This piece was originally published at the North Carolina History Project and is reprinted by permission.
Claude Kitchin represented North Carolina in the U.S. House during the early 20th century and served as Speaker of the House during the First World War. Though he was a Democrat, he is remembered for risking his political career to oppose President Woodrow Wilson on questions of U.S. foreign policy: Kitchin consistently opposed Wilson’s attempts to expand America’s role in world affairs. On other issues, Kitchin adopted parts of the Populist and Progressive agenda and often aligned his positons with those of William Jennings Bryan.
Kitchin was born near Scotland Neck in Halifax County, North Carolina on March 24, 1869. He was one of 11 children born to William Hodges Kitchin and Maria F. Arrington. William Kitchin, a Confederate veteran, struggled as a prominent but debt-ridden planter who supported the Farmers’ Alliance and served one term in the U. S. Congress shortly after Reconstruction. Claude’s older brother William also served in the House (1897-1908) and later as governor (1909-1913).
Claude Kitchin graduated from Wake Forest College in 1888. The same year he married Kate Millis and began studying law. In 1890, he was admitted to the North Carolina bar and then practiced law in Scotland Neck. He also served briefly as a bank examiner and president of a local bank. In 1900, at age 31, he ousted two-term black Republican congressman George H. White in a controversial campaign in which Democrats pledged to end Republican rule in part by disenfranchising blacks. Kitchin held the seat, almost without serious challenge, until his death in 1923. Like his father, he defended the agrarian tradition, resisted the pro-industrial vision of Henry Grady’s New South, allied himself with the Bryan wing of the Democratic Party, and favored much of the Populist agenda, especially currency reform and an end to the protective tariff.
Kitchin quickly earned respect in the House and was seen as a member of ability, integrity, sincerity, and self-control. Even his enemies conceded his strength of character, independence of mind, and brilliance as an orator, debater, and parliamentarian, although his fiercest journalistic and political critics considered him a demagogue. He became an expert on finance and opposed the Payne-Aldrich Tariff of 1909, calling the protective tariff “legislative robbery.” Consistent with his Jeffersonian-Republican instincts, he favored a tariff for revenue only and not for what he regarded as the transfer of wealth to corporations. His legislative talents were recognized with an appointment in 1911 to the powerful Ways and Means Committee. After Alabama’s Oscar W. Underwood was elected to the Senate, he became Chairman of the Ways and Means Committee and House Majority Leader in 1915. He remained House Majority Leader until the Republicans took control of Congress in the 1918 mid-term elections.
Though Kitchin had supported Woodrow Wilson for president in 1912 and backed key Progressive reforms, including the Underwood-Simmons Tariff, he was a consistent anti-militarist and opposed major planks of the administration’s preparedness policy, especially the expansion of the army and navy. In 1915, he co-authored an anti-preparedness pamphlet with William Jennings Bryan. He condemned both German submarine warfare and the British blockade as twin violations of American rights. Following the sinking of the Lusitania, he favored a resolution warning American citizens to stay off ships of belligerent nations. Nevertheless, he voted to arm merchant ships in 1917 and crafted much of the legislation that funded preparedness.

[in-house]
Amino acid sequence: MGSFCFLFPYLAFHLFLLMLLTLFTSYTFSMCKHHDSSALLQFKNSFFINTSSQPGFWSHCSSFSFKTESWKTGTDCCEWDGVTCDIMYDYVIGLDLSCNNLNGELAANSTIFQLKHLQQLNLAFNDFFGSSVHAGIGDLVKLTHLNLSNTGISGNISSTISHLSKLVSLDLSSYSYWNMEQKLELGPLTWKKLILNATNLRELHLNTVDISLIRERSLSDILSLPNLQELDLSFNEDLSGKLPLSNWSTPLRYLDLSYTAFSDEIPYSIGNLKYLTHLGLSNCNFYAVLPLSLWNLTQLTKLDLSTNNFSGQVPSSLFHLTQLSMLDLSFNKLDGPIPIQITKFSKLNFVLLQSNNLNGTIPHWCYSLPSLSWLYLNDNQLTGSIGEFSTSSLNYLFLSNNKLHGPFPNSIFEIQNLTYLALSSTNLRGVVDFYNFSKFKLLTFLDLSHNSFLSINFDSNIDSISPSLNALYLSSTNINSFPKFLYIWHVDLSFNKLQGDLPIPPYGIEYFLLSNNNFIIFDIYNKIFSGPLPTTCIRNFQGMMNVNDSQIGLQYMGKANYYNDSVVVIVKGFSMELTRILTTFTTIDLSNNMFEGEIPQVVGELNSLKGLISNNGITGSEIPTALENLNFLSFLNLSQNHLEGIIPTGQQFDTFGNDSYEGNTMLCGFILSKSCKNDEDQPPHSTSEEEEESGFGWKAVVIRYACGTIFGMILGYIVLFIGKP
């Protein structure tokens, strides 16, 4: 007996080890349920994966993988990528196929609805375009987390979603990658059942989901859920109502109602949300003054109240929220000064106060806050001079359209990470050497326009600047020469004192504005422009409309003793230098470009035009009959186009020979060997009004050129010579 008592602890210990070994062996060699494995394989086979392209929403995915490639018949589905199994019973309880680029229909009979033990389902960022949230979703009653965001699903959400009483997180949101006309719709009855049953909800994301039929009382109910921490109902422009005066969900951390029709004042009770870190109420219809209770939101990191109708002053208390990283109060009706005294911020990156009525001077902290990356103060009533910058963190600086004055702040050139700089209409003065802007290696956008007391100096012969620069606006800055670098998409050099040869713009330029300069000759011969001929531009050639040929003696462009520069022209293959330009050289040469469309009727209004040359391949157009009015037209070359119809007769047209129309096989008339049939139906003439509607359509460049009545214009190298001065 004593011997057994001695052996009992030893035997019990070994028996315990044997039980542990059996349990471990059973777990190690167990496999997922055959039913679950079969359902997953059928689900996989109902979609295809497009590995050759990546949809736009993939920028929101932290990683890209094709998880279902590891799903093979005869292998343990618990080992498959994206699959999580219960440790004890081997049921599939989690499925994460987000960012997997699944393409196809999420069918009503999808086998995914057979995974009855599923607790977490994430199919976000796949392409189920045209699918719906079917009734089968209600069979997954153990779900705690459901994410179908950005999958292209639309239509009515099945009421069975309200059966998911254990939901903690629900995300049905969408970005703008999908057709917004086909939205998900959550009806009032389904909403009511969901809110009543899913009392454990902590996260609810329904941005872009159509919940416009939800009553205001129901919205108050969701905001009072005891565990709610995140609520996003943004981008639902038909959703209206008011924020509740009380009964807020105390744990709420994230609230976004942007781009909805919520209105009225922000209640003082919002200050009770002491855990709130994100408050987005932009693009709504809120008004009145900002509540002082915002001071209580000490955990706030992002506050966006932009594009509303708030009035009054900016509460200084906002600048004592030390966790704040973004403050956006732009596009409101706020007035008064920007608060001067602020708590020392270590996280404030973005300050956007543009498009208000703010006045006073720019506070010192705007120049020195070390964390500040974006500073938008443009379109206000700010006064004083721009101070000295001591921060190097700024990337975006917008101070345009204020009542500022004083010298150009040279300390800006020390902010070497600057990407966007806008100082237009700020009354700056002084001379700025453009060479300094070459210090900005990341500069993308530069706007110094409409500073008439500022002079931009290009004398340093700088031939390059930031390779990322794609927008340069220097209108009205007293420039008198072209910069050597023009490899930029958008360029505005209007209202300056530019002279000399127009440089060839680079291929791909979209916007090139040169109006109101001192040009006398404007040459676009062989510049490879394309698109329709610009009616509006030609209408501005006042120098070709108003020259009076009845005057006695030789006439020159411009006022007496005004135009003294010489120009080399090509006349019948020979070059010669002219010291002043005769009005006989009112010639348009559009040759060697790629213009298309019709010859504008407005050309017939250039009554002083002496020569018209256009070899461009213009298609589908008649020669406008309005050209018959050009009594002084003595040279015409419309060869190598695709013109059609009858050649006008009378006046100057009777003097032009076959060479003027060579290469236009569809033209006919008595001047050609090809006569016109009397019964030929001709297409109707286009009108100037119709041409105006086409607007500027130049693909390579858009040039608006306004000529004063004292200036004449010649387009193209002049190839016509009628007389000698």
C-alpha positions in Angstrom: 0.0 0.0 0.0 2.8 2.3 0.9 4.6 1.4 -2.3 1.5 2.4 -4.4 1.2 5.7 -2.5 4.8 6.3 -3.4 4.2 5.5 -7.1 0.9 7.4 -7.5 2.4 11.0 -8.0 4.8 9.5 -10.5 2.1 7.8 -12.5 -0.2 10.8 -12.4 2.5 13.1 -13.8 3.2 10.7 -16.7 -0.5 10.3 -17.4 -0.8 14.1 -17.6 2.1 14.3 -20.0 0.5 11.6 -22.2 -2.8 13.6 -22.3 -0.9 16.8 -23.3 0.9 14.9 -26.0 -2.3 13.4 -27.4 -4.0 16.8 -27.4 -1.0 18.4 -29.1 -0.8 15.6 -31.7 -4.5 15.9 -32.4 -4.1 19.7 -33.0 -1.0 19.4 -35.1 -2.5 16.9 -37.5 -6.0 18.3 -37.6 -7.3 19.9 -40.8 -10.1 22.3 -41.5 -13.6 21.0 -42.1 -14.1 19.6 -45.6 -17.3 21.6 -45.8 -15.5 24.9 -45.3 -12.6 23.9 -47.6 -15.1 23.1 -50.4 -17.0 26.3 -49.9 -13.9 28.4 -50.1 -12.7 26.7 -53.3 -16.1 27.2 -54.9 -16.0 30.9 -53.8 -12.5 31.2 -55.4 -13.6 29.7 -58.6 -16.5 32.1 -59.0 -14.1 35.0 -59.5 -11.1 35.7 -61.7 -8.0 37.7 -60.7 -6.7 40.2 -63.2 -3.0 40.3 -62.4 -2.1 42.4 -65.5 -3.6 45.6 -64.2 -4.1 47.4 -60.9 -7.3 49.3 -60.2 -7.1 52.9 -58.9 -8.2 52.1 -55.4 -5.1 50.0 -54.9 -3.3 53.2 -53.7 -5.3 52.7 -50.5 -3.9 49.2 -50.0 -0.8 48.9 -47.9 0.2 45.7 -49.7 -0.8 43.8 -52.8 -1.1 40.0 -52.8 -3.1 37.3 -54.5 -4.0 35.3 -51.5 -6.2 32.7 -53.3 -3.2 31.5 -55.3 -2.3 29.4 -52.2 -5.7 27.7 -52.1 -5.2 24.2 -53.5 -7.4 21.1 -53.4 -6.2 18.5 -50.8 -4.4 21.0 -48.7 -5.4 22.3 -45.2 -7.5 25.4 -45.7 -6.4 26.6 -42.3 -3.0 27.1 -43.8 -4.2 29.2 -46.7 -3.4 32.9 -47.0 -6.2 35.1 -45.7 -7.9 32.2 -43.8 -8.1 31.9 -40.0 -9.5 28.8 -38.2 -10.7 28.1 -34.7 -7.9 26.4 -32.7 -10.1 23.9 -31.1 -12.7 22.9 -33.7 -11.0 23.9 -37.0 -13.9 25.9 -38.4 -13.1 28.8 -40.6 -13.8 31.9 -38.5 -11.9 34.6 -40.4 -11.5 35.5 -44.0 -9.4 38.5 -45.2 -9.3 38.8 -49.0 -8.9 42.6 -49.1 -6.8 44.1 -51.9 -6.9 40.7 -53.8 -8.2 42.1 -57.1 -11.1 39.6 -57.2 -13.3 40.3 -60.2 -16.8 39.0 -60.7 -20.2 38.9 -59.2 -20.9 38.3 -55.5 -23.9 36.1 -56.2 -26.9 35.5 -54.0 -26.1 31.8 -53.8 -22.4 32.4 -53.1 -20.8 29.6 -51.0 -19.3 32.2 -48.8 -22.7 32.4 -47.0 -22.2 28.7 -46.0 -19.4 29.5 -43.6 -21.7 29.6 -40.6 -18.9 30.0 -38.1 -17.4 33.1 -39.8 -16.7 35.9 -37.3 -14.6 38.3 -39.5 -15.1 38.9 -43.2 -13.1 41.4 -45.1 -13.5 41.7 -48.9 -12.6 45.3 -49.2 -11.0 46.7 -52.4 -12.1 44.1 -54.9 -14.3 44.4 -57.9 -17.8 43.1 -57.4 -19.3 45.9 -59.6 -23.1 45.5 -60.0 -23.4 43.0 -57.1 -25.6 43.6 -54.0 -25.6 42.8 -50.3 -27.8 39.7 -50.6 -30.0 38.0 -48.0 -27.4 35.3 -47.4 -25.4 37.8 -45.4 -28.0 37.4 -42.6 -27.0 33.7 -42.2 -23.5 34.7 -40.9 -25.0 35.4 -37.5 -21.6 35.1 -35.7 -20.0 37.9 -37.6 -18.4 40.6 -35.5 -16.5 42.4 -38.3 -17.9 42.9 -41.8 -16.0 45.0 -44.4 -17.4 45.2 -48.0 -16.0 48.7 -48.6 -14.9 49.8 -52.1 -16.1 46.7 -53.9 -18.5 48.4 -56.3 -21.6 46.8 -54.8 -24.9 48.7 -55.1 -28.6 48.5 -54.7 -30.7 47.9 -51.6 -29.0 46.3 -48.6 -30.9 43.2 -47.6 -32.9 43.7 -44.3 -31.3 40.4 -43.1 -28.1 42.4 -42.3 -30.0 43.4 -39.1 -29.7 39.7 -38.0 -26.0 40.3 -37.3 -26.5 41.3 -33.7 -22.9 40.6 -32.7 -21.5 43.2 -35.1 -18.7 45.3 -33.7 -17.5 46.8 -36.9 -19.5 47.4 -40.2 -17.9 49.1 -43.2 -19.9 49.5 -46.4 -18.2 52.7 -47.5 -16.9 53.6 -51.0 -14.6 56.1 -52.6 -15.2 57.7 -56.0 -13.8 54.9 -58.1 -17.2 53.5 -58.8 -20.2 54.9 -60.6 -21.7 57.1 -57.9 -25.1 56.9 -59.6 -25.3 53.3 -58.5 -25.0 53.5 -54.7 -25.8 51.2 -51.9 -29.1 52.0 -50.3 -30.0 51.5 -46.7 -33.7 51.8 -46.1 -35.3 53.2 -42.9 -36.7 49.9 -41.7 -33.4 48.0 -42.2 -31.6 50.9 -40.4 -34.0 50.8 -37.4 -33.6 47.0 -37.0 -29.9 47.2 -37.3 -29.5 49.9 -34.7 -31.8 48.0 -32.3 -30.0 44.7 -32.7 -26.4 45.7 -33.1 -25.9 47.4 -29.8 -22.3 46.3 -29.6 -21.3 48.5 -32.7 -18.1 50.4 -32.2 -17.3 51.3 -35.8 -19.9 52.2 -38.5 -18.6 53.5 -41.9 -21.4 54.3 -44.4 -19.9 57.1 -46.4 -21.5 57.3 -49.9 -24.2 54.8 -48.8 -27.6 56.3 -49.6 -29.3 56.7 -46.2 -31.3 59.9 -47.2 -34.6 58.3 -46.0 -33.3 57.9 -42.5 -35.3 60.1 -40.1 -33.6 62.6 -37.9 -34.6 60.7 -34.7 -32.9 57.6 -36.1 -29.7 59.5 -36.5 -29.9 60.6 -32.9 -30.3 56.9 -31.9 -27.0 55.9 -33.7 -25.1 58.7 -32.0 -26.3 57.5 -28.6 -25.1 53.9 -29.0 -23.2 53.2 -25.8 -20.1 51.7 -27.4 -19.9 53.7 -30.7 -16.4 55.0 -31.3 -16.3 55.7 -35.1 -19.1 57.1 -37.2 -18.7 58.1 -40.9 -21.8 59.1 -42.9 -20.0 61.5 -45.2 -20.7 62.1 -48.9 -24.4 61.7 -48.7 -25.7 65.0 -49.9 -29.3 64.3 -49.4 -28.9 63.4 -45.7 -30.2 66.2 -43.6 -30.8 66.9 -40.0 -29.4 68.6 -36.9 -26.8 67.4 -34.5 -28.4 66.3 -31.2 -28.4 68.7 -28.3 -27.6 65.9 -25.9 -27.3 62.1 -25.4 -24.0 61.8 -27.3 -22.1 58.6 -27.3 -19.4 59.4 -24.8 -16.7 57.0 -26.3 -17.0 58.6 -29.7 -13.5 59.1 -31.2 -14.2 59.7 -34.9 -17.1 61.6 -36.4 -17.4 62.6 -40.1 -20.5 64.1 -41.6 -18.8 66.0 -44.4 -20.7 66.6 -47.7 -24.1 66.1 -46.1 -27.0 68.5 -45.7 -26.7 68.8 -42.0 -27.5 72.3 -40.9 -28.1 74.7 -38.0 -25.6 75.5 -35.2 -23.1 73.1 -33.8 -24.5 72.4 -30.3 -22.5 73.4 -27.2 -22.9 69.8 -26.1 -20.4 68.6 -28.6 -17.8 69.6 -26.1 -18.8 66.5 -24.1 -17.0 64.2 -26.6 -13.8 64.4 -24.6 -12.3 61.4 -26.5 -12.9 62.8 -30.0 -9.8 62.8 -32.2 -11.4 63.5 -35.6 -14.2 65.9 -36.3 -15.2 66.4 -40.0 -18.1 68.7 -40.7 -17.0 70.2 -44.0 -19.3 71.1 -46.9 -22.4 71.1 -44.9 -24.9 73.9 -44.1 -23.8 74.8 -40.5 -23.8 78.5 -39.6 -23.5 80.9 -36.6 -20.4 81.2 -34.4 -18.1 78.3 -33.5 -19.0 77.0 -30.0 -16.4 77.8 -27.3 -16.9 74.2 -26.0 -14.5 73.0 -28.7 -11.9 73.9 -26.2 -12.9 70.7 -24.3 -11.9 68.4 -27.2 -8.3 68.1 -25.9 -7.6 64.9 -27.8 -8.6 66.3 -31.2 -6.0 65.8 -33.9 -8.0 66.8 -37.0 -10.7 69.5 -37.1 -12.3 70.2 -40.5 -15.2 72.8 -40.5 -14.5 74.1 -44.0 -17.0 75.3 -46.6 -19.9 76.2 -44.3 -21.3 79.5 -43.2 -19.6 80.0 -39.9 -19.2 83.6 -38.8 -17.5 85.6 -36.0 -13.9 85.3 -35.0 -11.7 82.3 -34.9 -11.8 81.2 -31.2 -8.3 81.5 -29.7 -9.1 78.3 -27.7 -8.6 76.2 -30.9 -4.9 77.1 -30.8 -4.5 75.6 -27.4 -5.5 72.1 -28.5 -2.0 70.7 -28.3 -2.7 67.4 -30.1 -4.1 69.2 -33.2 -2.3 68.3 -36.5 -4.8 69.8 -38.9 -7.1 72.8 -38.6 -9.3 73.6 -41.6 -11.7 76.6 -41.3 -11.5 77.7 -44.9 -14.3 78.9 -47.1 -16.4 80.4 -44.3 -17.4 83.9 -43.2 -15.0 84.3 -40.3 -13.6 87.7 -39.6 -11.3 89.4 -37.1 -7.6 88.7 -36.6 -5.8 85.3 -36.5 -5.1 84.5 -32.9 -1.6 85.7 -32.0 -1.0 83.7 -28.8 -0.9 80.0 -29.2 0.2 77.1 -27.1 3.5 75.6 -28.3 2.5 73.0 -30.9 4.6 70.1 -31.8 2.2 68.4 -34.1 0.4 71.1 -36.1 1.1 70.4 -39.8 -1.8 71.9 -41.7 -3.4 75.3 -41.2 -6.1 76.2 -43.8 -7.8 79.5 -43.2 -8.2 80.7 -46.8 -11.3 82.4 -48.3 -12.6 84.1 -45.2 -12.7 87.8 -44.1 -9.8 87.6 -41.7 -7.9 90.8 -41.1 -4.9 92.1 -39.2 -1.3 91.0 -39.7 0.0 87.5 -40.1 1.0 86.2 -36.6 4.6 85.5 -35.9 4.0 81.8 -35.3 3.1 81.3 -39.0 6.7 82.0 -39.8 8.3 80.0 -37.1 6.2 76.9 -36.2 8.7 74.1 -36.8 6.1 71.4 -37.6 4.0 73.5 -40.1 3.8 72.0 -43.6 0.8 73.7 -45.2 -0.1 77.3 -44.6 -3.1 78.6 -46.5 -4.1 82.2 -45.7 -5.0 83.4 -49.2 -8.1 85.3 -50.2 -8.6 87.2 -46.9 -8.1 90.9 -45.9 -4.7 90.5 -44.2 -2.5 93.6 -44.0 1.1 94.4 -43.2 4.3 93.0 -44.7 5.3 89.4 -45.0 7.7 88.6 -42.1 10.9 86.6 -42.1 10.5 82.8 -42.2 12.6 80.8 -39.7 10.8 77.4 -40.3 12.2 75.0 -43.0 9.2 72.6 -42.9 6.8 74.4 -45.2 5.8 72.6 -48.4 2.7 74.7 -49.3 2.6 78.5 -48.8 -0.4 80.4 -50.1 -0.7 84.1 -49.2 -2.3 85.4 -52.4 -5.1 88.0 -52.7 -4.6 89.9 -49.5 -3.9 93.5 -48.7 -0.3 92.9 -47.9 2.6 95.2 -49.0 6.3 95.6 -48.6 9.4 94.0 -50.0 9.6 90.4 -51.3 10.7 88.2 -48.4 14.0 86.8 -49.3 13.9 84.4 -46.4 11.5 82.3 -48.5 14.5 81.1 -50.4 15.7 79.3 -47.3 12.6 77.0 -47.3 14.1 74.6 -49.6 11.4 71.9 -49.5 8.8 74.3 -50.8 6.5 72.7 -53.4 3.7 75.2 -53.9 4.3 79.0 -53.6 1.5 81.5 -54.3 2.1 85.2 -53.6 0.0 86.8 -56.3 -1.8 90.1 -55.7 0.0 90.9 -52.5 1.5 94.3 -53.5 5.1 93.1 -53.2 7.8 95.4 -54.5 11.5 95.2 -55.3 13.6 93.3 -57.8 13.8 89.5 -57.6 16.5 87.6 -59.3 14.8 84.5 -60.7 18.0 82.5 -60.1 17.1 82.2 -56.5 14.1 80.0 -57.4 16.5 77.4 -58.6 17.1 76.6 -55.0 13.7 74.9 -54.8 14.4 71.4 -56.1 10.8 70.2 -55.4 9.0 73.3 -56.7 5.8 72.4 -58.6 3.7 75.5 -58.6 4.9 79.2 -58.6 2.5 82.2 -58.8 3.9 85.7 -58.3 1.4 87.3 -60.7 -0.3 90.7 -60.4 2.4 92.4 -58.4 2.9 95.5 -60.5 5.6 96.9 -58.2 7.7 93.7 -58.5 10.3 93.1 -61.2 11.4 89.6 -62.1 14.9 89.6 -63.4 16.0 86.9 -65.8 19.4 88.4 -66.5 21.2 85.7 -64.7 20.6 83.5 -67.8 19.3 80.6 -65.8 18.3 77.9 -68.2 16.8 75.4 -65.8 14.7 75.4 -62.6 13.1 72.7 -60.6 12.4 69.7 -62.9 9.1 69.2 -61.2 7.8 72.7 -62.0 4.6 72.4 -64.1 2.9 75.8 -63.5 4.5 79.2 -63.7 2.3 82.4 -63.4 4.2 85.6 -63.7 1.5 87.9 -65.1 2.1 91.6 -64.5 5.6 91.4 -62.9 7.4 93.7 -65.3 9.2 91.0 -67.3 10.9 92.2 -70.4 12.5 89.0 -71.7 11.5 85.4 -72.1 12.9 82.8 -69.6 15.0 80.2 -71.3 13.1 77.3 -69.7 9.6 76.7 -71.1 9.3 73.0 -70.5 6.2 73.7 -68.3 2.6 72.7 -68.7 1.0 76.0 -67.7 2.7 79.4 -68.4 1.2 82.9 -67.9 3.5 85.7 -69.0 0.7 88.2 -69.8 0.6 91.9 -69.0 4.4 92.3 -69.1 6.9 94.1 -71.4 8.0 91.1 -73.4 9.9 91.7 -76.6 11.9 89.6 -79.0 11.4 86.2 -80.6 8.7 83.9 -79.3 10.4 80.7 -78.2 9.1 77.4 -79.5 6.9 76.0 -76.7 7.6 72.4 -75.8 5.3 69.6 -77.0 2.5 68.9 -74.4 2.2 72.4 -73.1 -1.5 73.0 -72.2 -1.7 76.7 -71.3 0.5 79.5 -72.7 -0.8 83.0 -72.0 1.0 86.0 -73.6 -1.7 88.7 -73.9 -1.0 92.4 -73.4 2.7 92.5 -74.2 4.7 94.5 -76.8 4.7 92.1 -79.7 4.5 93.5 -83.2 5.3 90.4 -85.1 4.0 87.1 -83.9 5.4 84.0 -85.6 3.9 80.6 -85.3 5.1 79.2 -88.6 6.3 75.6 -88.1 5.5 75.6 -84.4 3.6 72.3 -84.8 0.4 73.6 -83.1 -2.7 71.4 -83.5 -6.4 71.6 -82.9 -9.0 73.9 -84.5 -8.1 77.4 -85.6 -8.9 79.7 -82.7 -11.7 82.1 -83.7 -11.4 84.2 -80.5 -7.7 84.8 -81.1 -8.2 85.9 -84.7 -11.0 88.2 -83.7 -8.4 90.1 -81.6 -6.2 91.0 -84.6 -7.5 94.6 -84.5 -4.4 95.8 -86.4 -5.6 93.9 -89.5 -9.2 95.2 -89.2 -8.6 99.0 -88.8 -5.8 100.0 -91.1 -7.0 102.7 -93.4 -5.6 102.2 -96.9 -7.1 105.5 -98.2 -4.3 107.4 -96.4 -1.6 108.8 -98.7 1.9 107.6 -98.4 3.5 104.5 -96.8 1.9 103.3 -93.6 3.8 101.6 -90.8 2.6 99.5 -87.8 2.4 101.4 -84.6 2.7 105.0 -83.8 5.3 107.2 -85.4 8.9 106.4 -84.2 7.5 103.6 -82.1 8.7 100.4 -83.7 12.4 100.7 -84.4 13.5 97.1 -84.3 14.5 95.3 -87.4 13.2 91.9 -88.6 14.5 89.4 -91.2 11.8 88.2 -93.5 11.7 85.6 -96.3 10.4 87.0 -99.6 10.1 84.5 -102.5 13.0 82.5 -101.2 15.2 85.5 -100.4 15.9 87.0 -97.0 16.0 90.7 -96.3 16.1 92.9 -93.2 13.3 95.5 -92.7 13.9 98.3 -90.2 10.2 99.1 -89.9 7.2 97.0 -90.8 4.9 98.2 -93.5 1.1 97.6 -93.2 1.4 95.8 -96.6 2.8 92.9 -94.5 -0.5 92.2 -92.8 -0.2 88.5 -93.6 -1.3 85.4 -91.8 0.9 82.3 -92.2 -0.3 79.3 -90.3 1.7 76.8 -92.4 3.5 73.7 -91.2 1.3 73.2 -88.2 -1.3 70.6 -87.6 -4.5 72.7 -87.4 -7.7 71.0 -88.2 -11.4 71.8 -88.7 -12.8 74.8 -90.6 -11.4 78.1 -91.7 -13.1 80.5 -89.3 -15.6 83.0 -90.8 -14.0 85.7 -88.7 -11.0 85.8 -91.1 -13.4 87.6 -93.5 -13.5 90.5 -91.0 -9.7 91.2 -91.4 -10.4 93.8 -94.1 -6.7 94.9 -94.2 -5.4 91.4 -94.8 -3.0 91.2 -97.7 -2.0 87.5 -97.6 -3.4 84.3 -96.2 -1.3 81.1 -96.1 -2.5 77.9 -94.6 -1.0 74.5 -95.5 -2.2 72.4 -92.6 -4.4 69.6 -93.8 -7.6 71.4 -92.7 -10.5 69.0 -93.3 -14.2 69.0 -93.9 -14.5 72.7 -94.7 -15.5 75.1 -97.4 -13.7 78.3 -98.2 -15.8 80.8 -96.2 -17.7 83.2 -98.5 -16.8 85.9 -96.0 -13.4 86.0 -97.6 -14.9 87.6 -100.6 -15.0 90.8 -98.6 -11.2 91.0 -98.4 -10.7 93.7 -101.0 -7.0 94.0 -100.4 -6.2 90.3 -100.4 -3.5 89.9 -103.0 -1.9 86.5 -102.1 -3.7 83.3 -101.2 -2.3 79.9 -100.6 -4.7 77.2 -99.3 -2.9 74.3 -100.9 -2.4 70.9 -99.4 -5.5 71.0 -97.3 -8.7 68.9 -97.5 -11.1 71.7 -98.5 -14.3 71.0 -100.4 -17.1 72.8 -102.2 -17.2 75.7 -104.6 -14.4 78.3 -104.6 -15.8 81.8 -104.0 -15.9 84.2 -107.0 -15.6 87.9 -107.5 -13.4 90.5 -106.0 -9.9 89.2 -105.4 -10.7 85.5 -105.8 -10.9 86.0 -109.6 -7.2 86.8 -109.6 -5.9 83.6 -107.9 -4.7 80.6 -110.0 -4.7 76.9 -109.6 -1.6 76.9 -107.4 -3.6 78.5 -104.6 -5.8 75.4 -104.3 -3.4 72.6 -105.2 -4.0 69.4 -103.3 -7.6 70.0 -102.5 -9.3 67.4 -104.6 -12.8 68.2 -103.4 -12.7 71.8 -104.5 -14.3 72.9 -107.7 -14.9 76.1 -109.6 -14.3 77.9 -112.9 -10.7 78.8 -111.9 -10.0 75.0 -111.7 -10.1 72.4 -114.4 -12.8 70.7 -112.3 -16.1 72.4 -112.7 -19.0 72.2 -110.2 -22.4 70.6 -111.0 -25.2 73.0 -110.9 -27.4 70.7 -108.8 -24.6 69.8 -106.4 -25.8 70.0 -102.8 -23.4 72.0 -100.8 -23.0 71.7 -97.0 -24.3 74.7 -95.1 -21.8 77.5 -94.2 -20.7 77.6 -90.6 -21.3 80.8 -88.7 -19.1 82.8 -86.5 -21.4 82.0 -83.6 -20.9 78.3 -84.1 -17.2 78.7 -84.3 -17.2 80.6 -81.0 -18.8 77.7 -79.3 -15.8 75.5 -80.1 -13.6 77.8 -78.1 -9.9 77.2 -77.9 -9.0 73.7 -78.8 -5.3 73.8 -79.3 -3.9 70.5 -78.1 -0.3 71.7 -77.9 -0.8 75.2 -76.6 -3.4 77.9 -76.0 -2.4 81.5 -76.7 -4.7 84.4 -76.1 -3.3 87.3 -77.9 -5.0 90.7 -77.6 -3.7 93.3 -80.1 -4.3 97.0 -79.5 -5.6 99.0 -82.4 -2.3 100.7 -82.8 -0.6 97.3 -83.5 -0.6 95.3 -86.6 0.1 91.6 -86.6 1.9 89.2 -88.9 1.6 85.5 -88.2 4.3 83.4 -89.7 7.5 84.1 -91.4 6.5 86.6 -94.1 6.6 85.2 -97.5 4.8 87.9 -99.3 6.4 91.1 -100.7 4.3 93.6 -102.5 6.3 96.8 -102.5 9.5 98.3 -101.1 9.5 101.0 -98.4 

Kitchin risked his House leadership and national reputation when he opposed Wilson’s call for war in April 1917. With the resolution already passed by the Senate, and knowing the votes in the House were against him, Kitchin spoke against the war and appealed to American exceptionalism. “I am unwilling,” he told the House, “by my vote to-day for this nation to throw away the only remaining compass to which the world can look for guidance in the paths of right and truth, of justice and humanity, and to leave only force and blood to chart the path for mankind to tread.”
Once war was declared, however, Kitchin supported most of Wilson’s war measures and labored to finance the war through a combination of corporate, income, and inheritances taxes while avoiding loans and the burdens they imposed on future generations. Along with many in Congress, he denounced Wilson’s “selective service” program for conscription, preferring what he saw as a more honorable volunteer army. Exhausted by his wartime work in the House, Kitchin suffered a stroke on April 9, 1920. Despite persistent bad health after his stroke, his constituents continued to reelect him. After a bout with pneumonia, he died in Wilson, NC, on May 31, 1923, at the age of 54. He is buried in the Baptist Cemetery, Scotland Neck.
Alex M. Arnett, Claude Kitchin and the Wilson War Policies (Boston, 1937); Claude Kitchin: Memorial Addresses Delivered in the House of Representatives (Washington, 1925); Congressional Record, 65th Congress, 1st session (April 5, 1917), 332-33 (Washington, 1917); H. Larry Ingle, “Kitchin, Claude,” American National Biography (New York, 2000); H. Larry Ingle, “The Dangers of Reaction: Repeal of the Revenue Act of 1918,” North Carolina Historical Review (January 1967) 44, 72-88; H. Larry Ingle, “Pilgrimage to Reform: A Life of Claude Kitchin” (Ph.D. diss., University of Wisconsin, Madison, 1967); “Kitchin, Claude,” Dictionary of American Biography, Vol. X: 439-40 (New York, 1977); New York Times, 1 June 1923; Outlook, 13 June 1923; Time, 11 June 1923.